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Nuggets’ next dozen games could shape their season’s fate

Joel Rush Avatar
November 22, 2016


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The Denver Nuggets are mainly focused on the team’s current four-game homestand, which wraps up against the Chicago Bulls Tuesday, but looming larger in the big picture is the road-heavy schedule on the horizon.

Denver started their 2016-17 season by playing six of their first seven games on the road, and according to an analysis conducted by Bo Schwartz Madsen of Nylon Calculus, had the most difficult 10-game start of all teams in the NBA. Although at present, they have a brief respite of home games, there is little rest for the weary as they play eight of their next 12 games on the road culminating in a six-game road trip.

In fact, by the time the Nuggets conclude that trip in Dallas on December 12, Denver will have played about 40 percent of their total season road games (15 of 41) in approximately the first thirty percent of the season (25 of 82 games). This means that once the Nuggets gets over the initial hump of this brutal start to the season, the path ahead gets considerably easier.

The implication there is that if they can just weather this storm without falling too far behind in the standings, the Nuggets, who currently sit at 5-8 could be well positioned for a season that is relatively successful despite their early struggles. This, of course, depends on the definition of “success,” but for a team who most projected to have a losing season, it is fair to say that breaking even or better would at least be exceeding the expectations of league-wide conventional wisdom.

And there is some good news regarding Denver’s upcoming road games.

Despite the heavy mileage, the Nuggets’ prospects of entering mid-December at or near .500 may be better than they appear at first glance. The following table shows Denver’s next twelve opponents with their current SRS (simple rating system) and the differential between their SRS and that of the Nuggets, per Basketball-Reference.com.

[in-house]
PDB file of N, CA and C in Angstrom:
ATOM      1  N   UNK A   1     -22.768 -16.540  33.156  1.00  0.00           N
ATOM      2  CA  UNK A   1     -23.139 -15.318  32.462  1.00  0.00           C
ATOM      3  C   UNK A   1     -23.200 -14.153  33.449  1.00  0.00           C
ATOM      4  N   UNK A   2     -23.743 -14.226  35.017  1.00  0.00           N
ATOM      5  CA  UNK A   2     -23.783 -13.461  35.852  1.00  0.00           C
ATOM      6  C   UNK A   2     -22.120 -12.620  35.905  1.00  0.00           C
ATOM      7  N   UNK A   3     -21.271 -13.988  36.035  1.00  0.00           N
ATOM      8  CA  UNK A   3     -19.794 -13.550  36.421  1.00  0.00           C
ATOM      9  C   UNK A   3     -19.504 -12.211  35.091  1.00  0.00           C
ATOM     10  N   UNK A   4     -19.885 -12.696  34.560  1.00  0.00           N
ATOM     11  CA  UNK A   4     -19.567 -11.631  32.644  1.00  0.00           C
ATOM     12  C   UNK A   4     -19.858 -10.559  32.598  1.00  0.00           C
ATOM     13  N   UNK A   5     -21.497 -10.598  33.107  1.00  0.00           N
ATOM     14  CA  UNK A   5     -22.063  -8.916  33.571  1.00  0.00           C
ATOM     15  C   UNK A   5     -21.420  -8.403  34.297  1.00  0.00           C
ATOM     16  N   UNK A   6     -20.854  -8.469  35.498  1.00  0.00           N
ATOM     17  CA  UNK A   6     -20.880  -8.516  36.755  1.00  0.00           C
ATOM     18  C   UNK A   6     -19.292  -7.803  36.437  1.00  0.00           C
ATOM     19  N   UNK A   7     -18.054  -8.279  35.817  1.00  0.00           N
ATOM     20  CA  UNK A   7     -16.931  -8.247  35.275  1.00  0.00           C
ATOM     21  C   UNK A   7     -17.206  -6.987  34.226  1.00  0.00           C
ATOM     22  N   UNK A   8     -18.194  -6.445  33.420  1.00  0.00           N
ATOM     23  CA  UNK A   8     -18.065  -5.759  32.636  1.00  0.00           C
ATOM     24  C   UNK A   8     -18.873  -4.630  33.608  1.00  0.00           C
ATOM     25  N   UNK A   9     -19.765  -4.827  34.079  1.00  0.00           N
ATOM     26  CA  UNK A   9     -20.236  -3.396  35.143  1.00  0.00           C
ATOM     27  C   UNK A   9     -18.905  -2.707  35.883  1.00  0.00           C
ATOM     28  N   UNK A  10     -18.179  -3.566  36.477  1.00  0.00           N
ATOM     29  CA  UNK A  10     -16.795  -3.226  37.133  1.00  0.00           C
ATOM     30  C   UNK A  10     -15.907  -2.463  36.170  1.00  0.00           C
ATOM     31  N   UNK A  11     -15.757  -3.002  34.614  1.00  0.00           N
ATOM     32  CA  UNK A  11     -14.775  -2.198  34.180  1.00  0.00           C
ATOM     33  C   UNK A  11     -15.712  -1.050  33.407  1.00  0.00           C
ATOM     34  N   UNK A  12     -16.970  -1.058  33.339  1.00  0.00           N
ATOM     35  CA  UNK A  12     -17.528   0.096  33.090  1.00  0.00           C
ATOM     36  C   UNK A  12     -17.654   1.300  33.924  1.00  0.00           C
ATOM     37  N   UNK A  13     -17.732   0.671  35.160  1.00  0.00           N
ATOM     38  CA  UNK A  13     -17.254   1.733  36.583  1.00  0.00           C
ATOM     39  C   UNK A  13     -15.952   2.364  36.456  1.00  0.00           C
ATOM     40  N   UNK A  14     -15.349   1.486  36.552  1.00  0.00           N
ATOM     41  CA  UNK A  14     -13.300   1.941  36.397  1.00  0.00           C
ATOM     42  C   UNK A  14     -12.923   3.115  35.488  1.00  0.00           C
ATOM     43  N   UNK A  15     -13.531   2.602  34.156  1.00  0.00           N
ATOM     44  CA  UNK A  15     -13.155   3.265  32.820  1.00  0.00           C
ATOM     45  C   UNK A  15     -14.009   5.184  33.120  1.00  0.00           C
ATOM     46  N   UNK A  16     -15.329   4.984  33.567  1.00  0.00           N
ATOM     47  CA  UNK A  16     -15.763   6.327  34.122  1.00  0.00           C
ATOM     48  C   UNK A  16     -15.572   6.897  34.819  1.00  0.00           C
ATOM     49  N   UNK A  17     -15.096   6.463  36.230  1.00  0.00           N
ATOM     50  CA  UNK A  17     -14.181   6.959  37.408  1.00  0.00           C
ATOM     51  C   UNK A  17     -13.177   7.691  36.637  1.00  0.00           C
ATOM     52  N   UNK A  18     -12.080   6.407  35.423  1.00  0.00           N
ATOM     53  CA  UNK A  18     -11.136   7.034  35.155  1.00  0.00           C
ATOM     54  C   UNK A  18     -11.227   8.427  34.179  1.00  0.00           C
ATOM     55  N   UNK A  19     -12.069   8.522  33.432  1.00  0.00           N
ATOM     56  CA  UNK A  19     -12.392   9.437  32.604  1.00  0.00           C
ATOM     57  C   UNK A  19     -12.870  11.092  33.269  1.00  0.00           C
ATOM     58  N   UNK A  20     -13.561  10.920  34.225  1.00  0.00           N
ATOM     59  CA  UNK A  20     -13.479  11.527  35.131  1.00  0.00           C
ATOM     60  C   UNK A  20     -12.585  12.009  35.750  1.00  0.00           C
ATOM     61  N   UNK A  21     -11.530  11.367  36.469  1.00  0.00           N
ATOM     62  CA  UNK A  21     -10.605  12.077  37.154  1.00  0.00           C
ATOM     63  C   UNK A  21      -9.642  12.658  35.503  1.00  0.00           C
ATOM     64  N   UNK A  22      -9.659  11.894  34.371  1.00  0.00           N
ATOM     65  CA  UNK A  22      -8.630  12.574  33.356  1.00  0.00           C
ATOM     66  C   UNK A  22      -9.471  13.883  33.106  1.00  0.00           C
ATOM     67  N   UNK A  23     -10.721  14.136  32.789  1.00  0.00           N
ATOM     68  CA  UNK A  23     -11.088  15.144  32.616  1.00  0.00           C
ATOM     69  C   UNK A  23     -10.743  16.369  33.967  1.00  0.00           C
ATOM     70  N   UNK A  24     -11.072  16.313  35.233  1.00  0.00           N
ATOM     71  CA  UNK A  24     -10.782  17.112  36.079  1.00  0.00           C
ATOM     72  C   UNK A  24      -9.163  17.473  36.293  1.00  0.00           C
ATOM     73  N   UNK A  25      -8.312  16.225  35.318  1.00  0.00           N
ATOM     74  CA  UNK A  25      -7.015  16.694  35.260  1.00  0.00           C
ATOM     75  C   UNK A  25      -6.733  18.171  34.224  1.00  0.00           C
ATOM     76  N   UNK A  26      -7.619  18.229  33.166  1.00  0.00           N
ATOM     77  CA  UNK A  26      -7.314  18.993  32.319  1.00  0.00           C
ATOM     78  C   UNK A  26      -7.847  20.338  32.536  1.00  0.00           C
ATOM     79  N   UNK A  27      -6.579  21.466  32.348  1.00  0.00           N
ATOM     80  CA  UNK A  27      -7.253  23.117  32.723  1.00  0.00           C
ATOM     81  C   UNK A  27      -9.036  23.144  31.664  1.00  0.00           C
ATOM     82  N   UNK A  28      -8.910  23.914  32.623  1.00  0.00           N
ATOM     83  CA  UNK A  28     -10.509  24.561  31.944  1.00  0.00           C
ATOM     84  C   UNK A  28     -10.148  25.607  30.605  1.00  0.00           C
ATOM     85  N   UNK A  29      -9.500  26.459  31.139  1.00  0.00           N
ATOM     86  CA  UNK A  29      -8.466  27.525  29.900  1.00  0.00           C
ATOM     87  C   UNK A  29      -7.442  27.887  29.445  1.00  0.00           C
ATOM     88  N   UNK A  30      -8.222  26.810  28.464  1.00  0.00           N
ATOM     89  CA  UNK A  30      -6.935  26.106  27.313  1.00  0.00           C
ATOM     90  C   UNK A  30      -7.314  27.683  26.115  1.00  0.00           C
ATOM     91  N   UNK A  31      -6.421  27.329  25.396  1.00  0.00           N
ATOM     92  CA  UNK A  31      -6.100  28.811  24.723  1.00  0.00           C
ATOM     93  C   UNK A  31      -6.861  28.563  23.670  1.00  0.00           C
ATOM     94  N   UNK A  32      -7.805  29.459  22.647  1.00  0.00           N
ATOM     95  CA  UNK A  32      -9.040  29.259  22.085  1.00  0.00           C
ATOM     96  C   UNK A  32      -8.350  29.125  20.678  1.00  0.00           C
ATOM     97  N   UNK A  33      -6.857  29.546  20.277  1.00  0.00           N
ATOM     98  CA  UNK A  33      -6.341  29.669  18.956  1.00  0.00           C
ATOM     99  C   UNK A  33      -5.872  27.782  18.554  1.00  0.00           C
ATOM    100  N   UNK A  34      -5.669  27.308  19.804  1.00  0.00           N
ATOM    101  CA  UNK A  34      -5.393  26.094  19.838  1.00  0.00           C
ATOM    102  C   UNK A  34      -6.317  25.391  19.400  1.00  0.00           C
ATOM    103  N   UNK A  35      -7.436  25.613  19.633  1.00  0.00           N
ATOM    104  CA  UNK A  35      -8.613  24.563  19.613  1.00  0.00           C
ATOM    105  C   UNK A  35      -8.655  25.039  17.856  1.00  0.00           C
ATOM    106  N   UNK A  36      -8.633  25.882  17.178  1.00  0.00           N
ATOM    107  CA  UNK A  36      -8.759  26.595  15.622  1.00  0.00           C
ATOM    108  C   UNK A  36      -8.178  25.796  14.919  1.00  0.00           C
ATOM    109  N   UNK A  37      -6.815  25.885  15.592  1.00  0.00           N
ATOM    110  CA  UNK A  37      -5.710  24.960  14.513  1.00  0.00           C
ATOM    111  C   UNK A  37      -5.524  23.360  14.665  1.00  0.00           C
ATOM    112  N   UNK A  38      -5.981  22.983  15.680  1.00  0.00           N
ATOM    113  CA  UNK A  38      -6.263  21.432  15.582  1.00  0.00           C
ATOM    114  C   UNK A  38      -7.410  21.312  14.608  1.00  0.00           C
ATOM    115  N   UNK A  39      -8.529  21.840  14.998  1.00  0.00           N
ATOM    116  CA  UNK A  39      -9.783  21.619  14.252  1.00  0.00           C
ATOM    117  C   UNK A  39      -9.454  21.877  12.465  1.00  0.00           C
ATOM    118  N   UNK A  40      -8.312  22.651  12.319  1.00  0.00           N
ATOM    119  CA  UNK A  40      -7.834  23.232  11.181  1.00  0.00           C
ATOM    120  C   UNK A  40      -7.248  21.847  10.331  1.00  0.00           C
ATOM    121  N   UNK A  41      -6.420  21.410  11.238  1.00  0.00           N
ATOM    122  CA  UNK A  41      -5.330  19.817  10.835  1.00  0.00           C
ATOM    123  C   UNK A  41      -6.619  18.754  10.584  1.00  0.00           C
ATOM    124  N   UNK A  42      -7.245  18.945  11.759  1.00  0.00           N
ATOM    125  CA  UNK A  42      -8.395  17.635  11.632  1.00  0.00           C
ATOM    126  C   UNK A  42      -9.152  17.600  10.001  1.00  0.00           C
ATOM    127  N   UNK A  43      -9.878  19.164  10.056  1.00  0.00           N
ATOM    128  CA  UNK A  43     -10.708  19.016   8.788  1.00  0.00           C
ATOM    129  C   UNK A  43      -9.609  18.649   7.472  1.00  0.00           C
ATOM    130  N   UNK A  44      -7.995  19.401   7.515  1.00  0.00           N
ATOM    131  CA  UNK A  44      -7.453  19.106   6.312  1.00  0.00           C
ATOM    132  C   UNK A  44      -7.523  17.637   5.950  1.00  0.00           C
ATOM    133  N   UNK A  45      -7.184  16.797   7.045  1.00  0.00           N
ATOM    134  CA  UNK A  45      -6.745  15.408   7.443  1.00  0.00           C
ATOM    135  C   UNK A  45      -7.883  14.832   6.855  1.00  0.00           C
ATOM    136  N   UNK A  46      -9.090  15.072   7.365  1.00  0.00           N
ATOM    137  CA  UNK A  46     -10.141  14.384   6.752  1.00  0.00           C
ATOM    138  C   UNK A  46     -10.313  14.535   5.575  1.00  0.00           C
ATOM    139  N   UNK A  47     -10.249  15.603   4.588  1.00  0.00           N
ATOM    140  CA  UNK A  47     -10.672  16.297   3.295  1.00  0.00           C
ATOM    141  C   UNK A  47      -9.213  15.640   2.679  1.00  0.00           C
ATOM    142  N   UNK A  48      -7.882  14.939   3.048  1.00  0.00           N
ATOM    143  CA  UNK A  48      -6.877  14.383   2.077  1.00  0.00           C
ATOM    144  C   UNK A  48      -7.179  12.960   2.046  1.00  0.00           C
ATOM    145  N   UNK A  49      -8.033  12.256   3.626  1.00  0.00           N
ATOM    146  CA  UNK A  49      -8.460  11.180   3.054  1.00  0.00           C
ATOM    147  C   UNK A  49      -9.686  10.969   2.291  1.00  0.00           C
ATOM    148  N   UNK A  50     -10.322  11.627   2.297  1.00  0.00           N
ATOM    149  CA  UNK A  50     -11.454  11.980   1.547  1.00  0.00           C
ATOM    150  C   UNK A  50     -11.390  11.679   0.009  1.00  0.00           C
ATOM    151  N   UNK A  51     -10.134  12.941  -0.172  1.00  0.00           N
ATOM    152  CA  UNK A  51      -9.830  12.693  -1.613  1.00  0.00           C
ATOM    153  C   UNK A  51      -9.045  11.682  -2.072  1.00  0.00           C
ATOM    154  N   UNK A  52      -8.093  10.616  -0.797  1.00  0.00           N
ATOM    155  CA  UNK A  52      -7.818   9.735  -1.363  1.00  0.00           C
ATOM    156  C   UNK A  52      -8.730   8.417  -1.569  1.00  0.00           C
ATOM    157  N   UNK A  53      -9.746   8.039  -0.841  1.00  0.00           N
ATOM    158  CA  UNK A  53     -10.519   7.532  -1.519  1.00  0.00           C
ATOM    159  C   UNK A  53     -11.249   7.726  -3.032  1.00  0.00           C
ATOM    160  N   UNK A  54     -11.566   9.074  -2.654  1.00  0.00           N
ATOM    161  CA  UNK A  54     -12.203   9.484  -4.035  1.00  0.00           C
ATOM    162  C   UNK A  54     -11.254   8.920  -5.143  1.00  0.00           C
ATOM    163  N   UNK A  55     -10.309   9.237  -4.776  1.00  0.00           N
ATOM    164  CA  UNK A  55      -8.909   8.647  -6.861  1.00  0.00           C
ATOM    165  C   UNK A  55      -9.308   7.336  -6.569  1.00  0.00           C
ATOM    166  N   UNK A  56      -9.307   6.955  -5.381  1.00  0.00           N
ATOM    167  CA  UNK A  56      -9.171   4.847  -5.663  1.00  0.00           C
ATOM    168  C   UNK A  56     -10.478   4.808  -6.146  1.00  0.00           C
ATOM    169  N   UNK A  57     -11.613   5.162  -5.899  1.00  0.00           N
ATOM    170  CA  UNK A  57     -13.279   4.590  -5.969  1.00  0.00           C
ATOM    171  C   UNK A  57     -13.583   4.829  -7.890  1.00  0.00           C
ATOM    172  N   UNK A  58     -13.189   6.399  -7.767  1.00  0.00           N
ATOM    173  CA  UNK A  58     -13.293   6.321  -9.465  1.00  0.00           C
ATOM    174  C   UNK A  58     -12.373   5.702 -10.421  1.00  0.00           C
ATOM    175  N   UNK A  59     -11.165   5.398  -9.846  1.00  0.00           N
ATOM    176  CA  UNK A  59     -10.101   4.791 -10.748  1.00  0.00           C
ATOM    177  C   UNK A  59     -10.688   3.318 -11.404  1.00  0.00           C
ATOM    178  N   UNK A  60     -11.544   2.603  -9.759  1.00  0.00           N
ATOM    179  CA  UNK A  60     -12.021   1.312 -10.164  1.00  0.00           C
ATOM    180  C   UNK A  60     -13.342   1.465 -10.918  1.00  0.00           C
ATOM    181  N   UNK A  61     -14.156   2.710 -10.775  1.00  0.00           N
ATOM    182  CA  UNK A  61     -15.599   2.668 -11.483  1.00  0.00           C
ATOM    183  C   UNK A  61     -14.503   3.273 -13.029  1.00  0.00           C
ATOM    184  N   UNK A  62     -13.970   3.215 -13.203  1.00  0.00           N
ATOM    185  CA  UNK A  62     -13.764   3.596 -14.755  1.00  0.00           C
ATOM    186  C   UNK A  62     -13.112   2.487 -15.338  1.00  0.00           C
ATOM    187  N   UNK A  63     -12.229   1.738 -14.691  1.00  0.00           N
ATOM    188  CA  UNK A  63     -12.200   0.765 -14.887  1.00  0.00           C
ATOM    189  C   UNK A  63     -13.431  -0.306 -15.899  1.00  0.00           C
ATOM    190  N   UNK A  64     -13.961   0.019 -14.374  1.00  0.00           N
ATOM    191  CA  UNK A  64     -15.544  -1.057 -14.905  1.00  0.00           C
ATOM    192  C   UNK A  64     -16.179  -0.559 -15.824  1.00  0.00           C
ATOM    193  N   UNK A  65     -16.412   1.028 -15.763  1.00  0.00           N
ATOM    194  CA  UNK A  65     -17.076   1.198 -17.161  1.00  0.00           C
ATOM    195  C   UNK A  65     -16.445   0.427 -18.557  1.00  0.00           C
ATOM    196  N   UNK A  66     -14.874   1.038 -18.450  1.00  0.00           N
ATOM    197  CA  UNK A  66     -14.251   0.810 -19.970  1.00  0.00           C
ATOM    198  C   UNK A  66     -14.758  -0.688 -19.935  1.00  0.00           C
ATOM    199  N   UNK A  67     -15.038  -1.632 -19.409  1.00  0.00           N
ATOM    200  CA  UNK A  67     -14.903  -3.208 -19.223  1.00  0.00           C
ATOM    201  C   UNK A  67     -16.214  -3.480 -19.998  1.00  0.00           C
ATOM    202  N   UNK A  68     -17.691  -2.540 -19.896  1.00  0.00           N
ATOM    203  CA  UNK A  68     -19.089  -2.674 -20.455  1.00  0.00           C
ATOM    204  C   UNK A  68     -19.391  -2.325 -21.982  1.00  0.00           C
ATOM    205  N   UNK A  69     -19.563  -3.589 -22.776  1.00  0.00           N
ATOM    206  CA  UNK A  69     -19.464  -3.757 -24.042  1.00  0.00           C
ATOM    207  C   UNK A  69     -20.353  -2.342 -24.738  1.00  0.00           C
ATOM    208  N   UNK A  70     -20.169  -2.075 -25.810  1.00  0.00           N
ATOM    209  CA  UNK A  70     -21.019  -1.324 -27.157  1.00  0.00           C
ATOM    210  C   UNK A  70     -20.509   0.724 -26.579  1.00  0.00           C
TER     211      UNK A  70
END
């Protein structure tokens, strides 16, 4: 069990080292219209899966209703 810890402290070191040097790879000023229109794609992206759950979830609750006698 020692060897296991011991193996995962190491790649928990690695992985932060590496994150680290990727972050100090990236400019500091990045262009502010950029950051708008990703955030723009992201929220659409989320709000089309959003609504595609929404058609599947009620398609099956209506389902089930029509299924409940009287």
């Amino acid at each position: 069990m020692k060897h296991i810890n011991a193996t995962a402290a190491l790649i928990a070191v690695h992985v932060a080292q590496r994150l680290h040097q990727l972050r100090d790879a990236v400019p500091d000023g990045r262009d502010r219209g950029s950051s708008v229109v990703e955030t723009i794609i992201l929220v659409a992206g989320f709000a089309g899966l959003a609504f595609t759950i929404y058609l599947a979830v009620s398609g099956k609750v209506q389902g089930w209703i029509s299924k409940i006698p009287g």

If we use SRS as an approximate placeholder for the current comparative strength of these teams, then we can see that in the Nuggets’ next dozen games, they will face their most difficult opponents at home, at Pepsi Center, while they playing their weakest opponents on the road.

In other words, this represents a great opportunity for the Nuggets to grab some road victories that would prevent them from falling in the standings below a point of plausible return to contention for a playoff spot, or at a minimum, a winning record. Phoenix, Philadelphia, Brooklyn, and Orlando are all definitively should-win road games, while Washington and Dallas – both injury-hobbled and underperforming – are at the very least, winnable.

Given Denver’s current inconsistencies, and as Michael Malone pointed out, problems playing in a disciplined manner, it seems improbable that they would run the table from Philadelphia through Dallas. But if Denver can manage to win five of their eight road games over this stretch – a very realistic target – and find a way to win one or two of their home games against superior opponents, they could go 6-6 or 7-5 over this 12-game span.

If the Nuggets pulled that off, they would enter the latter part of December, when six of the month’s remaining eight games will be played at home, with a record of 11-14 (.440) or 12-13 (.480), That positions Denver well to claw their way to a winning record, if not by the end of the year, then perhaps by the end of January.

Given all the trials and tribulations of this season, with its many injuries, player struggles, and rotational discombobulation, the fact that this outcome appears to be a fairly realistic possibility is somewhat remarkable.

Since Denver’s record as they approach the February trade deadline is likely to be determined in large part by this next run of mostly road games, how well the Nuggets come out on the other side could have a big impact not only on their record this season, but their roster going forward. Ultimately, that success – or lack thereof – will certainly influence the front office’s decision-making come February’s trade deadline.

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